What muscles do dips work?7
Dips are a versatile exercise that work the chest, arms, and back, but there’s specific muscles within each of those body parts that can be targeted by using various dips — so chair dips, vs tricep dips, vs bench dips all offer different stimulus but the dip trick of getting a deep stretch offers the most bang for your buck no matter which variation is chosen.
So with this in mind, let’s explore each type of dip, the muscles worked in each, and the various techniques to target a particular muscle group. In addition, we’ll cover how many dips is best for muscle growth, how dips compare to push ups, if dips target the upper or lower chest and how to intelligently use dips in a workout program.
A Look at What Muscles Do Dips Work? What Do Dips Work?
Dips are compound movements which mean they work a myriad of muscle groups at the same time, some more than others, depending on how they are performed. Overall, dips recruit the following muscles:
Chest muscles—both the pectoralis major and minor are worked and these are the primary target muscles.
Arm muscles—in particular, the triceps brachii which provide assistance to the chest muscles.
Shoulder muscles—the anterior deltoids or the front shoulder muscles provide support to the chest as well stabilization.
Back muscles—a number of back muscles also provide assistance to the chest muscles. These are the rhomboids (bilateral muscles located at the upper back), levator scapulae (slender muscles located at the rear and sides of the neck), latissimus dorsi (flat muscles that are on the sides and behind the arm), teres major (thick rectangular muscle in the upper limb connecting the shoulders to the upper arm) and the trapezius (triangular muscle covering the neck and upper back of the shoulders) which provides stabilization.
Glutes and core muscles—both glutes and core muscles also help provide stability throughout the movement.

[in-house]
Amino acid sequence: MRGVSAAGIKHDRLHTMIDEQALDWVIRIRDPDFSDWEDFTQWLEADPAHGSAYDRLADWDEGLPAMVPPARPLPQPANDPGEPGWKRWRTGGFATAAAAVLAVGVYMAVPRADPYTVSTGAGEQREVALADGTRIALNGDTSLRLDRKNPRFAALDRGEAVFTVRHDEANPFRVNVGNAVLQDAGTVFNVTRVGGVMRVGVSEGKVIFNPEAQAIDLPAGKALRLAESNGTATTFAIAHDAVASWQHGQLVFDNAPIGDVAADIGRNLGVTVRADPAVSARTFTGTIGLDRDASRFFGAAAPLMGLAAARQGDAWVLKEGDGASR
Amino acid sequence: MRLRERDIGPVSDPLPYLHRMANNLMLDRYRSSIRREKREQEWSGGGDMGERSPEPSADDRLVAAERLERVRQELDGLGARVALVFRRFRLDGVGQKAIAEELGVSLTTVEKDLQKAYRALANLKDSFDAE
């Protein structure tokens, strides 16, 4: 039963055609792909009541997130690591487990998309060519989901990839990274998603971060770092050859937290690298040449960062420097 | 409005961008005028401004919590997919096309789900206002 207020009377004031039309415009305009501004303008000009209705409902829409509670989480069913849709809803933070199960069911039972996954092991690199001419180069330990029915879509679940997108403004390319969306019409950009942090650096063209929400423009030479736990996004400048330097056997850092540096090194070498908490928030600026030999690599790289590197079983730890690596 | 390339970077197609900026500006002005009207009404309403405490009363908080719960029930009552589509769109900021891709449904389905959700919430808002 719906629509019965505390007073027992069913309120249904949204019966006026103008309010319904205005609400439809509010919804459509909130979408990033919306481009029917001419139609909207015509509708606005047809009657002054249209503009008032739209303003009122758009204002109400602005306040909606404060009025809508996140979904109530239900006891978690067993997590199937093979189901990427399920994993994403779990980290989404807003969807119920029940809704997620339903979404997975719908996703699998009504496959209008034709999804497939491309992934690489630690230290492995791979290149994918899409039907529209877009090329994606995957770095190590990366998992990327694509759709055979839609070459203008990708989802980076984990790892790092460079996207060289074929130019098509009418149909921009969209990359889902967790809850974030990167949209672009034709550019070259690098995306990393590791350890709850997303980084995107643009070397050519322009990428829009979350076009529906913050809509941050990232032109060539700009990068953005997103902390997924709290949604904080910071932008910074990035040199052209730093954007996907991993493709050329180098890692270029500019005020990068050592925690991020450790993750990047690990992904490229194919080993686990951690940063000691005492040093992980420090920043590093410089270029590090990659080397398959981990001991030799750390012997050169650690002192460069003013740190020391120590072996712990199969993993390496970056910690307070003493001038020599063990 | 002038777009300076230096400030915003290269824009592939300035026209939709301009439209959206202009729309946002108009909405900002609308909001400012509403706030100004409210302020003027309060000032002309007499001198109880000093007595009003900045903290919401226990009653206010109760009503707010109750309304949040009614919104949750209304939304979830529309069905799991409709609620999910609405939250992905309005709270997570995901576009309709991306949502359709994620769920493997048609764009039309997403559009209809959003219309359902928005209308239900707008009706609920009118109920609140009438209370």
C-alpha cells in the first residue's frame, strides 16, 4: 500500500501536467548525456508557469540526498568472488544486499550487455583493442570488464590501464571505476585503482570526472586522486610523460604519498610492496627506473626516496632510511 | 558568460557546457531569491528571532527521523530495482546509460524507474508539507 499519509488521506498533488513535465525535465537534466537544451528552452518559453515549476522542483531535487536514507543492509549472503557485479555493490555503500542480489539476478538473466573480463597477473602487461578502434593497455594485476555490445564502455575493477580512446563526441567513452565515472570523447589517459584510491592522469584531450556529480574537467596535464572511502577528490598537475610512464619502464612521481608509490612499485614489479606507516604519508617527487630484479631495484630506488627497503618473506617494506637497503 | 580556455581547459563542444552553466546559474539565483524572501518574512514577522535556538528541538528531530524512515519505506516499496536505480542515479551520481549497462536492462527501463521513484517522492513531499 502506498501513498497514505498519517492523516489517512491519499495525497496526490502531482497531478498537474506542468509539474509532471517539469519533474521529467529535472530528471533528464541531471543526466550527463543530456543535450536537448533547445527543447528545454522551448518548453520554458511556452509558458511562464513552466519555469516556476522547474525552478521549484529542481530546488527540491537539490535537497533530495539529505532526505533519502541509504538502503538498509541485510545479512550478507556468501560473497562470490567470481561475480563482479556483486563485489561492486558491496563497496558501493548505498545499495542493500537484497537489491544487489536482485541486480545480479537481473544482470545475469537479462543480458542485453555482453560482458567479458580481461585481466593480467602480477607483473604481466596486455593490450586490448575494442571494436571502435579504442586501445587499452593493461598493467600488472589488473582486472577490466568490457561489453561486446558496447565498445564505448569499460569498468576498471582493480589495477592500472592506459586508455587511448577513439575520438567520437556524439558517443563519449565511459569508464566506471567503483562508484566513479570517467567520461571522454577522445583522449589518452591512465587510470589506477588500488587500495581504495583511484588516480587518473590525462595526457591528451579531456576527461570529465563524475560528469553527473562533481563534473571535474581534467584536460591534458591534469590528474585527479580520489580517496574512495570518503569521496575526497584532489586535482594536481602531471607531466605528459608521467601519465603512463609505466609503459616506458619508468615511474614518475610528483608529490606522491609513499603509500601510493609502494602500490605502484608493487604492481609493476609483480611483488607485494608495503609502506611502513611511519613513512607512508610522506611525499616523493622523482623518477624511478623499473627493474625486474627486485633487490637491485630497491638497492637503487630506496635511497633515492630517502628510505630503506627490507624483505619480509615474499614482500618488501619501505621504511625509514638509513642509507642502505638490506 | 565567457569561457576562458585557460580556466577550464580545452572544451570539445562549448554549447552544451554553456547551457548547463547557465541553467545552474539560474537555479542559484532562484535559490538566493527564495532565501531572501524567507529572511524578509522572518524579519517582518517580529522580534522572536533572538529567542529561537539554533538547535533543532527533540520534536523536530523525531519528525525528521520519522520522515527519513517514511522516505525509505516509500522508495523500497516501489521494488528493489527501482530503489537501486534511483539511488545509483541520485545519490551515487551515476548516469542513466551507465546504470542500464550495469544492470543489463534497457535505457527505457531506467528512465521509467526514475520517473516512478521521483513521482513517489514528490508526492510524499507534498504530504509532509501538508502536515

Dips are a weighted calisthenics exercise that improves muscle strength and involve large muscle groups using minimal equipment, mostly body weight although metal plates can be used to add to intensity.1
They are also a type of kinetic chain exercise—kinetic chain exercises involve pressing the hand or feet against an immobile surface which is beneficial, since it stimulates antagonistic muscle groups consecutively, while still isolating the target muscles thus improving the dynamic balance.2
Few movements can result in upper body development and strength as dips confer so much so that they have been christened by some as upper body back squats.
This exercise comes in several variations but in terms of mechanics, they are all executed using similar form in the movement. The hands are usually placed on two parallel bars and:
- Bending takes place at the elbow
- The lifters lowers themselves to the point where the triceps are parallel with the floor
- Movement ends with the lifter returning the point where the lifter started
Though quite popular among seasoned old school lifters, dips are a very much underrated exercise with many choosing to ignore the benefits they bestow, mostly because they are very challenging.
So what muscles do dips work? They are a face lift for the chest muscles which is one of the hardest muscle to grow; different variations keep the exercise versatile enough to activate the triceps as well; they should be a staple to any serious lifter’s workout program.
Dip Variations and The Muscles They Work